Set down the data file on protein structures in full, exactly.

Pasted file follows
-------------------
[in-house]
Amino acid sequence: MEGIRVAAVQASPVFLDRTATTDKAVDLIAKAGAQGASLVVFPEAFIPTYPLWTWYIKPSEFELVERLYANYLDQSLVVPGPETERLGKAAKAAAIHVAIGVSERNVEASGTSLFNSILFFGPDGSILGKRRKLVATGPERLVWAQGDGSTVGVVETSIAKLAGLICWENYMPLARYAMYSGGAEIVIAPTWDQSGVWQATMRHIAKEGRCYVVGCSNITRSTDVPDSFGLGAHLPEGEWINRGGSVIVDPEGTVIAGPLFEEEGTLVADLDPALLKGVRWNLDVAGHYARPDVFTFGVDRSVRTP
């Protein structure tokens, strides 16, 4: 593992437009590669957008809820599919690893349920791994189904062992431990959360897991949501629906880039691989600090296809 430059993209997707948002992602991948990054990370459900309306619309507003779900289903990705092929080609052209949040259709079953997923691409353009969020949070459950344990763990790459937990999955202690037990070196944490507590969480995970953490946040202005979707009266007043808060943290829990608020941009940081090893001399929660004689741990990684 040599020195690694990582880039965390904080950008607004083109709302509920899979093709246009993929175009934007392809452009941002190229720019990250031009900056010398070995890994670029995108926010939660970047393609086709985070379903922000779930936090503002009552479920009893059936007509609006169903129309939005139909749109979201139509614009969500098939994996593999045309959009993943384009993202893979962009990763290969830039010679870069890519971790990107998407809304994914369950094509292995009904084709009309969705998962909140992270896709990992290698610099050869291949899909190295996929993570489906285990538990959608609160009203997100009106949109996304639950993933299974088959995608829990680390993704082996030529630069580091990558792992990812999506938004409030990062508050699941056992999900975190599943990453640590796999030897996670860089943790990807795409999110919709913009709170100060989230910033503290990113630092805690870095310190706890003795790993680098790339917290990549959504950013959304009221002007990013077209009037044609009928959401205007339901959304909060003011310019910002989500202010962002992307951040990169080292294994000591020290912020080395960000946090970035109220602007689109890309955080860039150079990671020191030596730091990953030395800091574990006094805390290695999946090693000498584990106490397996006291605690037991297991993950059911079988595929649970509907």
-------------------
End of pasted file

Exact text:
[in-house]
Amino acid sequence: MEGIRVAAVQASPVFLDRTATTDKAVDLIAKAGAQGASLVVFPEAFIPTYPLWTWYIKPSEFELVERLYANYLDQSLVVPGPETERLGKAAKAAAIHVAIGVSERNVEASGTSLFNSILFFGPDGSILGKRRKLVATGPERLVWAQGDGSTVGVVETSIAKLAGLICWENYMPLARYAMYSGGAEIVIAPTWDQSGVWQATMRHIAKEGRCYVVGCSNITRSTDVPDSFGLGAHLPEGEWINRGGSVIVDPEGTVIAGPLFEEEGTLVADLDPALLKGVRWNLDVAGHYARPDVFTFGVDRSVRTP
């Protein structure tokens, strides 16, 4: 593992437009590669957008809820599919690893349920791994189904062992431990959360897991949501629906880039691989600090296809 430059993209997707948002992602991948990054990370459900309306619309507003779900289903990705092929080609052209949040259709079953997923691409353009969020949070459950344990763990790459937990999955202690037990070196944490507590969480995970953490946040202005979707009266007043808060943290829990608020941009940081090893001399929660004689741990990684 040599020195690694990582880039965390904080950008607004083109709302509920899979093709246009993929175009934007392809452009941002190229720019990250031009900056010398070995890994670029995108926010939660970047393609086709985070379903922000779930936090503002009552479920009893059936007509609006169903129309939005139909749109979201139509614009969500098939994996593999045309959009993943384009993202893979962009990763290969830039010679870069890519971790990107998407809304994914369950094509292995009904084709009309969705998962909140992270896709990992290698610099050869291949899909190295996929993570489906285990538990959608609160009203997100009106949109996304639950993933299974088959995608829990680390993704082996030529630069580091990558792992990812999506938004409030990062508050699941056992999900975190599943990453640590796999030897996670860089943790990807795409999110919709913009709170100060989230910033503290990113630092805690870095310190706890003795790993680098790339917290990549959504950013959304009221002007990013077209009037044609009928959401205007339901959304909060003011310019910002989500202010962002992307951040990169080292294994000591020290912020080395960000946090970035109220602007689109890309955080860039150079990671020191030596730091990953030395800091574990006094805390290695999946090693000498584990106490397996006291605690037991297991993950059911079988595929649970509907």